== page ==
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Ovechkin makes the right decision and gets the puck down low to Kuznetsov. Hanifin is still in a bad position. Kuznetsov could have quickly corralled the puck and went for the wrap around. Fortunately, that’s not what happened.

Hanifin does start to move back in front of the net to guard Kuznetsov.

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Kuznetsov gets the puck behind the net, and Ovechkin skates around him and out towards the front of the net.

The positioning here is good. Pesce is covering the far side post, and Hanifin is in a great position to force a turnover from Kuznetsov or at least eliminate the chance of a scoring opportunity.

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Here, we see Ovechkin switch to the back skate as he heads to the front of the net. This is a clear giveaway that he will be setting up for a one-time opportunity.

Hanifin and Pesce continue to stay in position at either goal post, and Rask is still watching his man at the blue line.

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Here’s the breaking point. Hanifin gets too aggressive with Kuznetsov, and he goes to poke the puck off of his stick. As he does this, Kuznetsov is able to get a pass through to a now uncovered Ovechkin, who is set up for the one time opportunity.

It would have been far wiser for Hanifin to simply just put his stick in the passing lane in between Kuznetsov and Ovechkin. In that case, Kuznetsov would risk a turnover to pass the puck, or he holds onto it and has to reevaluate the situation with Pesce still covering the far-side post.

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By the time Ovechkin makes contact with the puck for the shot, Noah Hanifin is under the goal line and almost out of the trapezoid. This gives Ovechkin, the big man on campus amongst NHL snipers, a golden opportunity with time and space to end the hockey game.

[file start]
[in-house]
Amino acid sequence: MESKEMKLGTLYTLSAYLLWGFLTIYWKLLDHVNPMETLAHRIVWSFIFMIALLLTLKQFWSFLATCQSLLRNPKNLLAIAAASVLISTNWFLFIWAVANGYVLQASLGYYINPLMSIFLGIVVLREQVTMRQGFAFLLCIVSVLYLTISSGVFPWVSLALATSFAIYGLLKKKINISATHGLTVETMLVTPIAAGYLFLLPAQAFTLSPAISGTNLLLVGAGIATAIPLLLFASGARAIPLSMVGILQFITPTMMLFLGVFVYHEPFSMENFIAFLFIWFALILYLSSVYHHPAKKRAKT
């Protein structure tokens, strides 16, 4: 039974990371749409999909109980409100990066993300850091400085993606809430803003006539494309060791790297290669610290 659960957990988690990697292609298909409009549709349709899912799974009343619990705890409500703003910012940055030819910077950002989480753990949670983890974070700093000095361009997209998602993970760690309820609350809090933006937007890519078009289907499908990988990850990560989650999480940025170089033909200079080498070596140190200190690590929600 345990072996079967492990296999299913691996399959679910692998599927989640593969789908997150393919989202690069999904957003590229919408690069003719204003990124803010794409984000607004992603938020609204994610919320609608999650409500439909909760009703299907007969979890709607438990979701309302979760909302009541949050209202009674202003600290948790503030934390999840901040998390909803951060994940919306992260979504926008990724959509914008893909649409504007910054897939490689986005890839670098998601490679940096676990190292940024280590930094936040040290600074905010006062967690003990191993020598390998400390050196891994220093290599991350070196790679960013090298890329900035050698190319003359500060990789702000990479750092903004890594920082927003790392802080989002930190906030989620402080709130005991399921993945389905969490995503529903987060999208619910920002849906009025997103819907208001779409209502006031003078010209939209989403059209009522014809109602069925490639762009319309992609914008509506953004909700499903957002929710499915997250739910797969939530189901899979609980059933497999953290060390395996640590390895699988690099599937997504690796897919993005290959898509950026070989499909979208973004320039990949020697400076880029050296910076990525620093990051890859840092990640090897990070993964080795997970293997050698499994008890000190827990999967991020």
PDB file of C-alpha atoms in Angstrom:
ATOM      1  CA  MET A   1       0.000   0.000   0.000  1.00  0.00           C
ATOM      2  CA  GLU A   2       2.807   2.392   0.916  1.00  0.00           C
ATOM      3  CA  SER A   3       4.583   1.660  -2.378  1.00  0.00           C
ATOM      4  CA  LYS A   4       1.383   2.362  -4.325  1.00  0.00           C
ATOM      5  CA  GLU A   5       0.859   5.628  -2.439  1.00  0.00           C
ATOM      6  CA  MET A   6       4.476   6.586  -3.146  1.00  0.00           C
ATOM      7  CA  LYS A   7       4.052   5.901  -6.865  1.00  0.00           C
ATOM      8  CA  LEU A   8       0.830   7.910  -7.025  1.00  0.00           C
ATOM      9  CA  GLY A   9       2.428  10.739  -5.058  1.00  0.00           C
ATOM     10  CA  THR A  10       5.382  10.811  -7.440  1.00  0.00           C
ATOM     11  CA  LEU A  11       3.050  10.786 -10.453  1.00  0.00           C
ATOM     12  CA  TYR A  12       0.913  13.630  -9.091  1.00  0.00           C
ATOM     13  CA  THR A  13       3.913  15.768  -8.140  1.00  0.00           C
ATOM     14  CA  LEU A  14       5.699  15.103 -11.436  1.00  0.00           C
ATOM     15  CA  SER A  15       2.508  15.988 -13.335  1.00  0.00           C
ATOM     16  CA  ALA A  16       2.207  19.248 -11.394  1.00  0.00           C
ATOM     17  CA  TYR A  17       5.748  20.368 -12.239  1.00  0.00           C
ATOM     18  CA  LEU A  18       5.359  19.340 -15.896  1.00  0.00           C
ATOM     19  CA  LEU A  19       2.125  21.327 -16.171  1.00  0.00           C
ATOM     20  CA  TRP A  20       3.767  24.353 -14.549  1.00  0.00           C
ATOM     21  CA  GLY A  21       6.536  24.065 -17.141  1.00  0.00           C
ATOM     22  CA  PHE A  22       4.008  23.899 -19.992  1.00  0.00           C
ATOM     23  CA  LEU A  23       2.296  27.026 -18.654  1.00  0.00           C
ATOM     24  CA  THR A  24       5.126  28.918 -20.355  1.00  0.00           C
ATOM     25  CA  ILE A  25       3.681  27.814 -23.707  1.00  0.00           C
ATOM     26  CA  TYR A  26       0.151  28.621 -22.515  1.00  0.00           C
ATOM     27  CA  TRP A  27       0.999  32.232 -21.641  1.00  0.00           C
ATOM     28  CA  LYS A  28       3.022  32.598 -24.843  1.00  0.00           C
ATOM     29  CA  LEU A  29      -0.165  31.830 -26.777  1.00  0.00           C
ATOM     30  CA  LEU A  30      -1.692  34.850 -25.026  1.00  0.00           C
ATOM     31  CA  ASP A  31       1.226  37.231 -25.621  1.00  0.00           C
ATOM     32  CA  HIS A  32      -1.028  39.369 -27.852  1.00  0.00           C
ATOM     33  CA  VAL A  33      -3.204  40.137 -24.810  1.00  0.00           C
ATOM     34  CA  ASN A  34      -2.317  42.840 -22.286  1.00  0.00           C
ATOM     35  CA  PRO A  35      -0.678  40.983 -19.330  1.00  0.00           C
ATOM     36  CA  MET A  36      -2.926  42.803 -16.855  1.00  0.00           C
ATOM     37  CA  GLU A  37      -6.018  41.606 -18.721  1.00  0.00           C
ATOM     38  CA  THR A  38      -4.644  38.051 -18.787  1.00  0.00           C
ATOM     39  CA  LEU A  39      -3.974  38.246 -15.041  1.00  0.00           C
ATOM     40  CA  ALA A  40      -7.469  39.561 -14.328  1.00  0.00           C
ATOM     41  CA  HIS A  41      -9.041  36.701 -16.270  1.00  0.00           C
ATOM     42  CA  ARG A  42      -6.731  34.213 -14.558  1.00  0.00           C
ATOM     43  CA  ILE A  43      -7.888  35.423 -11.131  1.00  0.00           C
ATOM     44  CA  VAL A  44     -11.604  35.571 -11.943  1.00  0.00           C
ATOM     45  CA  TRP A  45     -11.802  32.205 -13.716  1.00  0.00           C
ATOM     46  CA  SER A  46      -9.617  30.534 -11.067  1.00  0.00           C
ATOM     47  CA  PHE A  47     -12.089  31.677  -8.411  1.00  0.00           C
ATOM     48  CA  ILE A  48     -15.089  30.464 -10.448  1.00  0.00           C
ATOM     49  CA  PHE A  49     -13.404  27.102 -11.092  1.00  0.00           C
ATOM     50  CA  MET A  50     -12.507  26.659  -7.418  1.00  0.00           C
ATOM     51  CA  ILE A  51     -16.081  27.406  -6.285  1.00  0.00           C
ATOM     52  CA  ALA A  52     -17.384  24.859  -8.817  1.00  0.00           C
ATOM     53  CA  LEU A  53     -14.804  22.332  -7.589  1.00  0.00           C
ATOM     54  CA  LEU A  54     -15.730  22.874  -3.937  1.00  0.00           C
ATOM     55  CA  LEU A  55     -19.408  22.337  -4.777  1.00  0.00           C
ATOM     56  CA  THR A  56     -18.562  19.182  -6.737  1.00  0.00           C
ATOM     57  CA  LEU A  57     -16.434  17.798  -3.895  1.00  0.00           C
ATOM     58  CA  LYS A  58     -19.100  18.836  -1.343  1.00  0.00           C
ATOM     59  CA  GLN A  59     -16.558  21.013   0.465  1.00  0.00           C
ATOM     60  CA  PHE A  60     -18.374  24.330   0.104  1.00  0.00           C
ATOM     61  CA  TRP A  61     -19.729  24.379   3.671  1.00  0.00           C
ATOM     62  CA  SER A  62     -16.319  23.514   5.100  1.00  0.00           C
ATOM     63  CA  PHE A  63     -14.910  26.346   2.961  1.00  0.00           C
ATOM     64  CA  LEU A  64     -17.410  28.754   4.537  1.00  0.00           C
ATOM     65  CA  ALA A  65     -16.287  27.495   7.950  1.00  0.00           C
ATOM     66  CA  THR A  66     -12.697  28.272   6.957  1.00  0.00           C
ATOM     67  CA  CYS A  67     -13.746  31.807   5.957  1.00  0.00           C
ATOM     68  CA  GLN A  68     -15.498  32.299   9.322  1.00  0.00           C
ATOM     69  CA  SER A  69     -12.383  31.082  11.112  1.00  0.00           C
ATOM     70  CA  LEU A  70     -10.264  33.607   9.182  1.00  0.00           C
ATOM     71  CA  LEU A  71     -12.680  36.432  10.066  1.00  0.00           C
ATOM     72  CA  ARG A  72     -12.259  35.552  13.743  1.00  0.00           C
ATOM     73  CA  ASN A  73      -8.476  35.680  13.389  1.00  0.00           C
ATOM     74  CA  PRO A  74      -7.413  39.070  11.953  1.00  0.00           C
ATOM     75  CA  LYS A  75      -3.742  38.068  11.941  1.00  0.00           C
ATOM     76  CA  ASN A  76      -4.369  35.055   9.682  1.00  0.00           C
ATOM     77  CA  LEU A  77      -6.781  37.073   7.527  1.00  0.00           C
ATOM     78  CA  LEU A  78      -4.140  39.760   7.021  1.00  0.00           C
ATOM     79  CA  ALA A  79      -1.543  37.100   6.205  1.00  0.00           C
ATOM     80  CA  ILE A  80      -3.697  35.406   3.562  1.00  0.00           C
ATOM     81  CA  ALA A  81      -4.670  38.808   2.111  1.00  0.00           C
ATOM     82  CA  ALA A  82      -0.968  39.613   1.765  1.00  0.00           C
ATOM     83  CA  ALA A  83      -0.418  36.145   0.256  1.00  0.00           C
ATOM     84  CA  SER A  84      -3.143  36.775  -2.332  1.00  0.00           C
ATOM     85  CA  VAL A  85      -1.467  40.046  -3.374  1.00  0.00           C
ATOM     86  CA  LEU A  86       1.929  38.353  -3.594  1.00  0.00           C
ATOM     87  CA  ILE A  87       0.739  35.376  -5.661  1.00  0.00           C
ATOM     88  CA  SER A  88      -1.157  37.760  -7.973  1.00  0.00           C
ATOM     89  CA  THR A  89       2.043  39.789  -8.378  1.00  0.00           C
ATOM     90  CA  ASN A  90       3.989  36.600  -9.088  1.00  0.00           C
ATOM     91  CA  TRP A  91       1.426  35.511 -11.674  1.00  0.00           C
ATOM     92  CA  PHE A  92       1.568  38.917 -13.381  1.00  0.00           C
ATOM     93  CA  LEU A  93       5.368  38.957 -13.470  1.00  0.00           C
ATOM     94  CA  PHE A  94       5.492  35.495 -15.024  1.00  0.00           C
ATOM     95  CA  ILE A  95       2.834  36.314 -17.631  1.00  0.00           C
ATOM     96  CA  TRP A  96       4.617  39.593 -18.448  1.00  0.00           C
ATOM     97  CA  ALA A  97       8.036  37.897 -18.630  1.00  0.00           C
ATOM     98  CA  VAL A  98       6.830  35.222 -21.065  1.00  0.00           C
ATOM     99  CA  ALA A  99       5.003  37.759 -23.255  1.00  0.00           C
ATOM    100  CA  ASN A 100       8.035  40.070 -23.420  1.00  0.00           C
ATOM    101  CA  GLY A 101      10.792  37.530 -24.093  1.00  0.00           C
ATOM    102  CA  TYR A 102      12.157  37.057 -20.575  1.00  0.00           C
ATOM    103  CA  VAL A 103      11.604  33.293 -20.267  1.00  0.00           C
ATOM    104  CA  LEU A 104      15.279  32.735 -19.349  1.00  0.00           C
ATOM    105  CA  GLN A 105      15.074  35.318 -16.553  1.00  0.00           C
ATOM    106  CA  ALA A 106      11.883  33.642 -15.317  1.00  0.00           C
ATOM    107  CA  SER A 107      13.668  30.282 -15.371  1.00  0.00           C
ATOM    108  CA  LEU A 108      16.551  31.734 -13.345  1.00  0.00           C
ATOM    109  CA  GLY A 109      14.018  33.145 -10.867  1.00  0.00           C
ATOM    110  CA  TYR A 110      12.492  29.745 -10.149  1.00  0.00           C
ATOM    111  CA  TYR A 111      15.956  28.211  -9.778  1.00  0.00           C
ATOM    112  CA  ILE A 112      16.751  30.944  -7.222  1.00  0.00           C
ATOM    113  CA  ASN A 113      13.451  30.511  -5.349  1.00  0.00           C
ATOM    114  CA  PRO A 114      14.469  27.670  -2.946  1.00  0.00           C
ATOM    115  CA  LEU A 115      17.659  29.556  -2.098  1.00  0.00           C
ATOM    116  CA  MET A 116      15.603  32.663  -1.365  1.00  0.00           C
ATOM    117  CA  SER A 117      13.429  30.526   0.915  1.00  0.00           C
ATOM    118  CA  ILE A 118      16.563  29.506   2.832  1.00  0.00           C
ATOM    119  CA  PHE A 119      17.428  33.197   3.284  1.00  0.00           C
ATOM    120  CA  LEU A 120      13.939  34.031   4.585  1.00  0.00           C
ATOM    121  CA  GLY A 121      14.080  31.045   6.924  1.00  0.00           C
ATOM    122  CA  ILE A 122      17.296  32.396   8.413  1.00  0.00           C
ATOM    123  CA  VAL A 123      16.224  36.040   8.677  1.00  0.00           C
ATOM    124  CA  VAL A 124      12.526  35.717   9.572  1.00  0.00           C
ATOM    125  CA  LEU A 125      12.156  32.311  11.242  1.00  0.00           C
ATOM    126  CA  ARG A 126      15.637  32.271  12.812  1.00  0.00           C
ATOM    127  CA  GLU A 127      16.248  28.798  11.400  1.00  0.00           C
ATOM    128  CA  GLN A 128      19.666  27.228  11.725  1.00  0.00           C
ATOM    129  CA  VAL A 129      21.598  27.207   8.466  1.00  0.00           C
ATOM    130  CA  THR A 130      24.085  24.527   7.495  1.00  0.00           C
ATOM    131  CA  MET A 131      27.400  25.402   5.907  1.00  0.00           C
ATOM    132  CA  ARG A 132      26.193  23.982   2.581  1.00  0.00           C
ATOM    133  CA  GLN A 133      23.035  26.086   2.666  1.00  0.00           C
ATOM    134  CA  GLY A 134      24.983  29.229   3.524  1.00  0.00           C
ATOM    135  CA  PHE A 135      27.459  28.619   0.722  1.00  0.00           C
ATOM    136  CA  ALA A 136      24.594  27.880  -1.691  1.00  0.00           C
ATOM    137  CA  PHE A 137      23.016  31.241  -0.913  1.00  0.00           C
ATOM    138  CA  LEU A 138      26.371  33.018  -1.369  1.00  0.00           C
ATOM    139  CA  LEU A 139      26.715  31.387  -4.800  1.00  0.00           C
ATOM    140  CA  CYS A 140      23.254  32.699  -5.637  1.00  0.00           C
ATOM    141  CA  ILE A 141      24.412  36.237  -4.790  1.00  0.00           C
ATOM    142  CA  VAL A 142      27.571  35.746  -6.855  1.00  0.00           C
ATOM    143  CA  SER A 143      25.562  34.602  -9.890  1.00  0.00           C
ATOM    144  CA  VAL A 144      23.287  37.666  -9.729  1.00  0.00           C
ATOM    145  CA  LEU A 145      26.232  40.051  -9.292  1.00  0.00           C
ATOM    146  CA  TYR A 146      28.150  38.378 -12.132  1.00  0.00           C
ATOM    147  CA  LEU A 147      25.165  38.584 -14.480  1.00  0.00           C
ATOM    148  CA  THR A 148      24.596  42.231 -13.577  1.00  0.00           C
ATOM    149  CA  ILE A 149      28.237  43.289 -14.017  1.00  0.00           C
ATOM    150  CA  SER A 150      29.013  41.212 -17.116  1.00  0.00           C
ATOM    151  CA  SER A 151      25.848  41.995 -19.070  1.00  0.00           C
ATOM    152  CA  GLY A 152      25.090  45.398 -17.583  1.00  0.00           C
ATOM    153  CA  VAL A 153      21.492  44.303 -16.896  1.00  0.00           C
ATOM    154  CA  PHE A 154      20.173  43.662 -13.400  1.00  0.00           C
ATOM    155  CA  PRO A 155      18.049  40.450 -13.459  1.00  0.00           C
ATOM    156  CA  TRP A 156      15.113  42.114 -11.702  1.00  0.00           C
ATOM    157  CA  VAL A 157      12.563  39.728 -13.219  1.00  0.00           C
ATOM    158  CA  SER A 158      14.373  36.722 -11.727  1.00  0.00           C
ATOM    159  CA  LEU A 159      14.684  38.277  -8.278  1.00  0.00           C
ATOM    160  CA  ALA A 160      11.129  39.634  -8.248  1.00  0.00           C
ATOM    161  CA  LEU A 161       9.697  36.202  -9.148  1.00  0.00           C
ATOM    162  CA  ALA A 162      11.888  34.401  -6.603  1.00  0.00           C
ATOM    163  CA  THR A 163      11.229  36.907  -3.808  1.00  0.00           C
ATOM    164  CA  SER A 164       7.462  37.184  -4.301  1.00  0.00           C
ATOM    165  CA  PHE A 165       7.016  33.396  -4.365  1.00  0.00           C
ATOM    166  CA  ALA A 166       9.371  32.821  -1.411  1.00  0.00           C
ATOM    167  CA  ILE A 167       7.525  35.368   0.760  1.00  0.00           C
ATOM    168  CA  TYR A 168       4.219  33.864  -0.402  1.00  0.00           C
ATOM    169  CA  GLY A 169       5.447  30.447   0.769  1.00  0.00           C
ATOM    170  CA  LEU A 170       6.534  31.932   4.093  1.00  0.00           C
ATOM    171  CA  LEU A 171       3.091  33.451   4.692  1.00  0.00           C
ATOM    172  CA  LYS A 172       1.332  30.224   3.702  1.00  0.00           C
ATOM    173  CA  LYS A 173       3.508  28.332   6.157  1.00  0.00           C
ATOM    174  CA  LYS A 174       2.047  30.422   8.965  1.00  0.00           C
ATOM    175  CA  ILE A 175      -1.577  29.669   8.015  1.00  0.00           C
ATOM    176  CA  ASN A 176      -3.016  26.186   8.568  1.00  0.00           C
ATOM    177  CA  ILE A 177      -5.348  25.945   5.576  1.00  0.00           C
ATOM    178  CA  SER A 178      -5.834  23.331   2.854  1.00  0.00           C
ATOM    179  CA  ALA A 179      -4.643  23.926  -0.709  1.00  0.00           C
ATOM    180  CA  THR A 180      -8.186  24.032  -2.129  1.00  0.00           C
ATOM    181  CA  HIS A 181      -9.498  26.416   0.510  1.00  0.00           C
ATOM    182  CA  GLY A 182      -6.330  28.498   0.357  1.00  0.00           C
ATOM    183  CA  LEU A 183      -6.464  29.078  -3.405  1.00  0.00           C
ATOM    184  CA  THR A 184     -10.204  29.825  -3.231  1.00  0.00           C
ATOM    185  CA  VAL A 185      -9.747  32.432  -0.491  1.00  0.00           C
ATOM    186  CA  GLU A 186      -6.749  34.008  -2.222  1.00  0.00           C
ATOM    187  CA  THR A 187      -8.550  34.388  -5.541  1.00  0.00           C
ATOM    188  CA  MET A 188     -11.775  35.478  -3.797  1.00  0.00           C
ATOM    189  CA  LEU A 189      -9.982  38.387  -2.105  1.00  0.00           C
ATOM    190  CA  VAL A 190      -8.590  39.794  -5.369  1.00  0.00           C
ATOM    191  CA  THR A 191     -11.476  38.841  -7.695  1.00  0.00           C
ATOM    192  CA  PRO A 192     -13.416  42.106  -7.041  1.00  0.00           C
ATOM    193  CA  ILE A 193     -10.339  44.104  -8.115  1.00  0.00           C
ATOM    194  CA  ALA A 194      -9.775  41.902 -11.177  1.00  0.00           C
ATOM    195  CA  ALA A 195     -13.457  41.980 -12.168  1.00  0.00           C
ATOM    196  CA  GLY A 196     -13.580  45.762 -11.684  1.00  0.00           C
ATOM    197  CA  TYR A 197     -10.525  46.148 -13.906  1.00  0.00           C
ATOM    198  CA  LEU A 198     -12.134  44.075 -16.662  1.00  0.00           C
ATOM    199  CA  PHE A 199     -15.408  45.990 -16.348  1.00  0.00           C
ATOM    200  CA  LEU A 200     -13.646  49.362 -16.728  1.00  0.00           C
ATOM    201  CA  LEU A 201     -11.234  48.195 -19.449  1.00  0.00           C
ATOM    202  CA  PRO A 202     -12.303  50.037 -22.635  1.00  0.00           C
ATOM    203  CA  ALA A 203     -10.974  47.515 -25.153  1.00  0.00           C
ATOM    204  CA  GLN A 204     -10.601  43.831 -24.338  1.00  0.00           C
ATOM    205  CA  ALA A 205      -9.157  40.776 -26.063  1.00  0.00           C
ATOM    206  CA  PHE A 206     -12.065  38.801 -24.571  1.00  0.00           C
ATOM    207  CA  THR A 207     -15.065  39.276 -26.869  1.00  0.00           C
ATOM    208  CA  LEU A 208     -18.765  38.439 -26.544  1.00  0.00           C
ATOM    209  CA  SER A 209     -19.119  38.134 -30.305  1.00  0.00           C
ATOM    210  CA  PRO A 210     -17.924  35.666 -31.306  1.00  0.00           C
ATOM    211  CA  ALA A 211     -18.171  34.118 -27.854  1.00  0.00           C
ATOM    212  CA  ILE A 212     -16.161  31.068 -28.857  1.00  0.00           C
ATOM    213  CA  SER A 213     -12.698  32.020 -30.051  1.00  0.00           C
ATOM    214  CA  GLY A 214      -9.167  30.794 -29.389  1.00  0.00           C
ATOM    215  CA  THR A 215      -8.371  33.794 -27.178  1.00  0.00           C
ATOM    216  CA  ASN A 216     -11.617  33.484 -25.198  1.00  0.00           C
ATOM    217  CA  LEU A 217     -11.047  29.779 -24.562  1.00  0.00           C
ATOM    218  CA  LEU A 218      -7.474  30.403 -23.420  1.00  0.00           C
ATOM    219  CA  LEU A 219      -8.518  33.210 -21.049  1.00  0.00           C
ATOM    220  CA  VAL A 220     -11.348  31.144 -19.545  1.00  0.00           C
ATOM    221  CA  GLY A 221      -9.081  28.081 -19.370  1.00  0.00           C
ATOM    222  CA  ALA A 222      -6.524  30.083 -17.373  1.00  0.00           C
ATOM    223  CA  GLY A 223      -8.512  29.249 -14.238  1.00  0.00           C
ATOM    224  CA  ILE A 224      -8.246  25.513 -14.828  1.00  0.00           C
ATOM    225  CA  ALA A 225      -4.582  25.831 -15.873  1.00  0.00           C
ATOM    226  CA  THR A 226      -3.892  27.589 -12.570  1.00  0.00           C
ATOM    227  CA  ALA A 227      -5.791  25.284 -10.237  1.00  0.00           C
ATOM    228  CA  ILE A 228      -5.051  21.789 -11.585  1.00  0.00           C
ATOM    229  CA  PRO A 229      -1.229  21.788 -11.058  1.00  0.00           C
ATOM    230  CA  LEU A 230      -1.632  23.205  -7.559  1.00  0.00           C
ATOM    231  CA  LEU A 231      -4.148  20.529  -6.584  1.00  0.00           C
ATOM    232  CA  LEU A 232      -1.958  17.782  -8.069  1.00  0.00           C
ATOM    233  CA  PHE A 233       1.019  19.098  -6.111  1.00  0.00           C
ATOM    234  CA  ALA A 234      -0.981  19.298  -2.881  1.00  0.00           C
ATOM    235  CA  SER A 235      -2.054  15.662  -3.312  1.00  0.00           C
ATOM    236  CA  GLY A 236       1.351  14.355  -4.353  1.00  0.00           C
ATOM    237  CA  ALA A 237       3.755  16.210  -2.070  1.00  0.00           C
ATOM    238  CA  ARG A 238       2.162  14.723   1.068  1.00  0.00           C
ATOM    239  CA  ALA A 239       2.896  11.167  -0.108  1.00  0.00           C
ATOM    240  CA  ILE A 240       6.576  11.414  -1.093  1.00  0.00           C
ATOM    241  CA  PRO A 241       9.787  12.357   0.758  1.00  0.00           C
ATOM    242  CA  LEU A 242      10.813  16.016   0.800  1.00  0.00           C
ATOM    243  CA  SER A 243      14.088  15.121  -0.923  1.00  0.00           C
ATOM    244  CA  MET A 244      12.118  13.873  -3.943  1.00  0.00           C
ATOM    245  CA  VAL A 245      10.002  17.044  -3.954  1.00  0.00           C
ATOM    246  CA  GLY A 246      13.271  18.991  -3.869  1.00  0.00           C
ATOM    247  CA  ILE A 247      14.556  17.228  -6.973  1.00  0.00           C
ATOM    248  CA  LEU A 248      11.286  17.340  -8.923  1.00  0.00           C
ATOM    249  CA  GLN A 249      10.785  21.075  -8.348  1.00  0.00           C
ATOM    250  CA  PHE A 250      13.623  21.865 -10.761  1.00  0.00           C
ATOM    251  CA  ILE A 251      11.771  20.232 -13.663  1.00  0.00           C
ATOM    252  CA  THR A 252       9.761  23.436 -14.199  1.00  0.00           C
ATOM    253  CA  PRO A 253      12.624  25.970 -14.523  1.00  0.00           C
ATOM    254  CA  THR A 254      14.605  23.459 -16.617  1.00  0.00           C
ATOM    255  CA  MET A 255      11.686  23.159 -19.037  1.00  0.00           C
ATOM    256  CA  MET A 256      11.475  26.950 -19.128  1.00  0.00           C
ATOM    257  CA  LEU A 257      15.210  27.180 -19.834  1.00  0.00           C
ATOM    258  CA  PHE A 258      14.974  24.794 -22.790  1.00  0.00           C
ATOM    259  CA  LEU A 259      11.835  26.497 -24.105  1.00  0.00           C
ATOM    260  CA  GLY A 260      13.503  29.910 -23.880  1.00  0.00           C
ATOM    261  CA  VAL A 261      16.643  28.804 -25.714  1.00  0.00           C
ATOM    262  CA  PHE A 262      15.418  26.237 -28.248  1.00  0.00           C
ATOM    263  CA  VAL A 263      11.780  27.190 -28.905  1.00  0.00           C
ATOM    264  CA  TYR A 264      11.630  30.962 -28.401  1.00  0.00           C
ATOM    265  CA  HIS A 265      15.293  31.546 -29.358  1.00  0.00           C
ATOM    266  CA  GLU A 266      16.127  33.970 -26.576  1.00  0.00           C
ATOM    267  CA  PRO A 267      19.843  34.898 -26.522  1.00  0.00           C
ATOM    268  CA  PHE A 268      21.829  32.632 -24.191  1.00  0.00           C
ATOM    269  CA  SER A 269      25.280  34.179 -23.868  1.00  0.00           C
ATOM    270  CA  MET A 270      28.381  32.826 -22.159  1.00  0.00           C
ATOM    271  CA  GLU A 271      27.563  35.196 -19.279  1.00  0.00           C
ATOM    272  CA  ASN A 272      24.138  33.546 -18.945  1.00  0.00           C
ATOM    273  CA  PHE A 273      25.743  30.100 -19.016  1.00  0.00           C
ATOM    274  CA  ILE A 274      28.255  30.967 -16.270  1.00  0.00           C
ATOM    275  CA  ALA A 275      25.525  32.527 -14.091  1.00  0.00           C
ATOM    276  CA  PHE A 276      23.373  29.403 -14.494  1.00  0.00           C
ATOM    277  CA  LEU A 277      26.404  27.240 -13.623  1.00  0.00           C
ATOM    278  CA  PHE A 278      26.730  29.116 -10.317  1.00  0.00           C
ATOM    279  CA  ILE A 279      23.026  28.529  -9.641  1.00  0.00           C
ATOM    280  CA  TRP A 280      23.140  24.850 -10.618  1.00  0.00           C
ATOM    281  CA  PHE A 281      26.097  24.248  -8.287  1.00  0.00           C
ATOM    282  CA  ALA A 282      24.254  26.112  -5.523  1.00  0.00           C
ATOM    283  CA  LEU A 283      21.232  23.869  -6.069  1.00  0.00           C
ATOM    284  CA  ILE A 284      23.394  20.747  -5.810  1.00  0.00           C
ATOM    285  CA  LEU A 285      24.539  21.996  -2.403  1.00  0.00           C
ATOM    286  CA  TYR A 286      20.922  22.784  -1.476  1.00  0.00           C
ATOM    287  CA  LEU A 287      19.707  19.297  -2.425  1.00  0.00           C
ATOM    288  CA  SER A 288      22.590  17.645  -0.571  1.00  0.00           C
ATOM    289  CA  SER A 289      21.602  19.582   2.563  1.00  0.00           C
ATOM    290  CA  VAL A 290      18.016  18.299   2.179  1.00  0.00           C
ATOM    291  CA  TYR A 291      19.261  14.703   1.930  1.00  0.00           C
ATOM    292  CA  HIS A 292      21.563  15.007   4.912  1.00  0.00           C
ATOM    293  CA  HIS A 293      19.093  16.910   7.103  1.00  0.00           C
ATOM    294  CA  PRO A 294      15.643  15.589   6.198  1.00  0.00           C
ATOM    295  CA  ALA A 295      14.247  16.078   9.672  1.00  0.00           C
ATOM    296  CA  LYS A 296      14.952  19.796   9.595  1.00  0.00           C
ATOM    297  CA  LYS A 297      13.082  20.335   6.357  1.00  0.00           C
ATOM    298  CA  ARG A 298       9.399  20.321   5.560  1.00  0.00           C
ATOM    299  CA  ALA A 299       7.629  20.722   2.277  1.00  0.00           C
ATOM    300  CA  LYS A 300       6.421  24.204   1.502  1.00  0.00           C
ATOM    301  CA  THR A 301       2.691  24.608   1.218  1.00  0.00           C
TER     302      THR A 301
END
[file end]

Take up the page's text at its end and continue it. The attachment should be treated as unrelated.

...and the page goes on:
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\_(ツ)_/¯

That goal gave the Capitals an important second point, and a 2-1 win over the Carolina Hurricanes.

To recap, there was a lot of good from Brett Pesce throughout the play. He forced an early scoring chance from Ovechkin wide of the net with a great stick play, he was tough on Ovechkin along the boards, and he covered the far side post while Kuznetsov set up shop behind Eddie Lack. It would be nice to see him get the puck from Ovechkin in that board battle, but given how strong and elusive Ovechkin is, perhaps that’s just asking for too much.

Victor Rask was a non-factor overall in the play, though not to his fault. He was covering Kuznetsov on the initial drive into the zone, but when Hanifin got back, he switched to his proper high forward position to guard the defenseman.

Noah Hanifin struggled here. He squandered an opportunity to clear the zone well before Ovechkin attempted to pound it home and grind along the boards, he wandered out of position a bit (thankfully, this wasn’t detrimental to the play, overall), and he attempted to make an aggressive stick play on Kuznetsov when it was much wiser to stay put and get a stick in the passing lane.

Hanifin also looked tired on the shift, which likely played a role here.

This wasn’t a good shift from the rookie, but he is a rookie. Noah Hanifin’s future isn’t defined by a shift in game 67 of his rookie season. He will be a super star in this league. His composure, poise, and talent is remarkable for a 19-year-old.

Next: The Good and Bad of the Hurricanes' Season

Would it have been nice for that play to get called offsides in the first place? Yes, but it wasn’t. The Hurricanes couldn’t clear the zone, and ultimately it was one mistake too many as the Capitals picked up the win.

All images are screen captures from CSN’s broadcast of the game, replayed on NHL.com.